A Doug's Life: Time Management

I'm back.

It's been a long two weeks since my last entry here -- the account of my exciting trip into the skies over Menifee in a hot air balloon. Since then, I have been buried under a pile of term papers. It seems that when you're a college professor, students actually expect to receive a grade for their work in a timely manner.

A couple things: First, I wasn't literally buried under a pile of papers. In this electronic era, all assignments submitted to me are digital. So in reality, my in box was full. Second, it's partly my fault for procrastinating.

Ah, yes, the focus of this column: Procrastination.

Why do so many of us put off until tomorrow (or next week, or next month) what we could do today? Unfortunately, there is no easy answer, and the contributing factors are different for each person.

Here are some of mine:

-- A change in surroundings often is refreshing, but also can be a distraction. I've written previously about my fascination with the new opportunities Menifee presents to a guy like me. Yet sometimes I get so busy dreaming about horse ranches, fish ponds and abandoned mines that I forget to actually visit them. Or I visit them and put off writing about them. I think the hot air balloon column was an exception because the crisp, fresh air stimulated my brain cells.

-- Once a sports writer, always a sports writer. I can be sitting at my desk, working on a column or grading papers, and the Clippers basketball game beckons. Suddenly, I'm writing about a three-point play instead of the Countryside Marketplace. Focus, dude!

-- For every time-saving device the electronic age gives us, it presents us with a device that is equally as time-consuming, if not more. On one hand, the automatic insert and "cut and paste" functions of computerized word processing save me lots of time in writing and editing. On the other hand, it's hard to stay focused when your iPhone keeps buzzing, announcing the arrival of a new email, Facebook posting, tweet or some other message out of cyberspace.

-- From the window of my second-floor office at home, I have a great view of the green hillsides and blue skies of Menifee. This is why I moved from Temple City, where my view of the nearby San Gabriel Mountains was blocked by the brick wall of a Ralphs supermarket. Unfortunately, window gazing soon becomes daydreaming, and I'm off track again.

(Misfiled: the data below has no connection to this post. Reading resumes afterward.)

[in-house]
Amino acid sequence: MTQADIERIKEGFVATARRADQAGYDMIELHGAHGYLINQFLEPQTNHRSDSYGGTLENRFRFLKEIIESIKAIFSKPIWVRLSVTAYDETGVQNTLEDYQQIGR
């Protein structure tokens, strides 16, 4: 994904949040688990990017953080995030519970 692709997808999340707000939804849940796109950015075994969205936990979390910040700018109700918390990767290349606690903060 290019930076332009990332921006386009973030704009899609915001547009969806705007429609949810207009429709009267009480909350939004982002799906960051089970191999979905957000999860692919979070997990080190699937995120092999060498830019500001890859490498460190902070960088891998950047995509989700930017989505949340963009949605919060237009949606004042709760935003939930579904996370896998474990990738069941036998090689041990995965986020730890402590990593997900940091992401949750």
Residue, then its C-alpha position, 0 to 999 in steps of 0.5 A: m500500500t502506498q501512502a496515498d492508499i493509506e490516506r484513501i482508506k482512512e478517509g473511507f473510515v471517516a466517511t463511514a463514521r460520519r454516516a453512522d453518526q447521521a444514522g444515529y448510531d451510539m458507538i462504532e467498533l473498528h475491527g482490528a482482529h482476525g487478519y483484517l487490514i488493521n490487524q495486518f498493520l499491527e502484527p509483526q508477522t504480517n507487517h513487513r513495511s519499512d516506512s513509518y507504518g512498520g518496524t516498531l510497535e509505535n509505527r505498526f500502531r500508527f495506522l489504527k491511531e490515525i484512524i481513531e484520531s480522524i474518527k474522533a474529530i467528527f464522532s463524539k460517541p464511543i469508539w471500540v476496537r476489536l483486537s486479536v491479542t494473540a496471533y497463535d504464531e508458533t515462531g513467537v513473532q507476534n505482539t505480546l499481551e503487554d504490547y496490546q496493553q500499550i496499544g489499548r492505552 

-- If you're going to become a teacher, choose a subject in which the student's work can easily be graded. Thanks to electronic devices, multiple choice quizzes, math problems and a variety of student work can be scanned for correct answers. If nothing else, a teacher can have an assistant help check the answers. If you teach journalism, pretty much every assignment is an essay. The teacher must read, comprehend, analyze content, check grammar and punctuation ... it takes time, people!

But enough with the sob stories. I love what I do, and I must admit that what I both teach and do as a second job require discipline on deadline. Although it's hectic at times, I thrive on the adrenaline rush.

That said, another factor comes into play in order to avoid procrastination and frustration -- something called balance.

In short, it's important not to take on more than you can handle. And if you must, do what I'm always telling my students to do when writing news stories -- prioritize. Accomplish the most important things each day and leave the rest for another time.

And here, I think, is the real key: Deciding what the most important things really are. Living out here where there's a bit more room to breathe, I'm starting to figure that out. This is why, even though I'm still behind in grading papers, I am content to take time out to play with the grandkids, or drive the countryside, or just sit outside and enjoy the view.

Yes, I'm a procrastinator, but I'm OK with that as long as I'm delaying one thing for something that's more beneficial at the moment. But if I take two weeks between columns again, someone poke me with a stick. There are limits to everything.


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